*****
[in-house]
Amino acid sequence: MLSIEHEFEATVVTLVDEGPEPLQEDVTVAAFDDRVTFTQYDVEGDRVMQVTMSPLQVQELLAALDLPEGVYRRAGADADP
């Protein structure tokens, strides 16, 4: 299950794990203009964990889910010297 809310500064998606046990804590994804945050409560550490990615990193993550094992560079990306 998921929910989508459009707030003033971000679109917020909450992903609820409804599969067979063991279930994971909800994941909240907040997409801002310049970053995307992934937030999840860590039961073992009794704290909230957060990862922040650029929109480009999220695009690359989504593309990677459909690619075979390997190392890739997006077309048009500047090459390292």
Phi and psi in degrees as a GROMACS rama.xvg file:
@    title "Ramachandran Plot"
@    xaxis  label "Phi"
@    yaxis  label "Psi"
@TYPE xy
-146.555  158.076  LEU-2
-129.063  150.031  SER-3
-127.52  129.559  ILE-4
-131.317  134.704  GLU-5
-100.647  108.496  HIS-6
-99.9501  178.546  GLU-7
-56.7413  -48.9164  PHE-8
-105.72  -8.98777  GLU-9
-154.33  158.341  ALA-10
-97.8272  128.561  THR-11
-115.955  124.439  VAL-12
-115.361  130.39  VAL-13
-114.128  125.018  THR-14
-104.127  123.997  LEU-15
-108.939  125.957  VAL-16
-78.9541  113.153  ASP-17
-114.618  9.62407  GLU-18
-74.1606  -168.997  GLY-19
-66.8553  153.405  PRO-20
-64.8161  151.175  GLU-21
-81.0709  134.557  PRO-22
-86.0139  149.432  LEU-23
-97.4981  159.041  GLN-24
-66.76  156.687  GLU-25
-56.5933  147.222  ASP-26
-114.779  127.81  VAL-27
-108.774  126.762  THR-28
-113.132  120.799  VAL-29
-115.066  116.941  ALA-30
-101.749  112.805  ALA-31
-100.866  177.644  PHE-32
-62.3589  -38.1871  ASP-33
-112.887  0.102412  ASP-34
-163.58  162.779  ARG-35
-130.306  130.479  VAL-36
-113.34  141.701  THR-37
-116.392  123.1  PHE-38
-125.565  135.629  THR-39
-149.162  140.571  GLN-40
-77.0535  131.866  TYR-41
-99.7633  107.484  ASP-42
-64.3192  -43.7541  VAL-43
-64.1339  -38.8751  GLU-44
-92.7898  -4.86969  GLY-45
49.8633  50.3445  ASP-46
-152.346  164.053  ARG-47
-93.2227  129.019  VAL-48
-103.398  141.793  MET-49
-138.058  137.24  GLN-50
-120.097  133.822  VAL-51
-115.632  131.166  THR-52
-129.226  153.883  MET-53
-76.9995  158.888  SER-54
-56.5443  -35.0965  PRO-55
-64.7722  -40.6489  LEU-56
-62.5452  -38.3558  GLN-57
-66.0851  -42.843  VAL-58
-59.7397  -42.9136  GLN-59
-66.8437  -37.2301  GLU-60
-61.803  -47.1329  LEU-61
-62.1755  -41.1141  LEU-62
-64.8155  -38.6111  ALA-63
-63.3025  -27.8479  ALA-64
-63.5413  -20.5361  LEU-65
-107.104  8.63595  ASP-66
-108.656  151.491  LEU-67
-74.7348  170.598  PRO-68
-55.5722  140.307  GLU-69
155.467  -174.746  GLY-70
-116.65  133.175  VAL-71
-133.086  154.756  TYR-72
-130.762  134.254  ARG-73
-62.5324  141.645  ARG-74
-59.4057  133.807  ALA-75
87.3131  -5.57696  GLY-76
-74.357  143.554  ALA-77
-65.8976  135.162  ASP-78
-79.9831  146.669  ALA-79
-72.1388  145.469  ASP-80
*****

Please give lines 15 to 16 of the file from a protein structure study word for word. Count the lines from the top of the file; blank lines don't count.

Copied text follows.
-56.7413  -48.9164  PHE-8
-105.72  -8.98777  GLU-9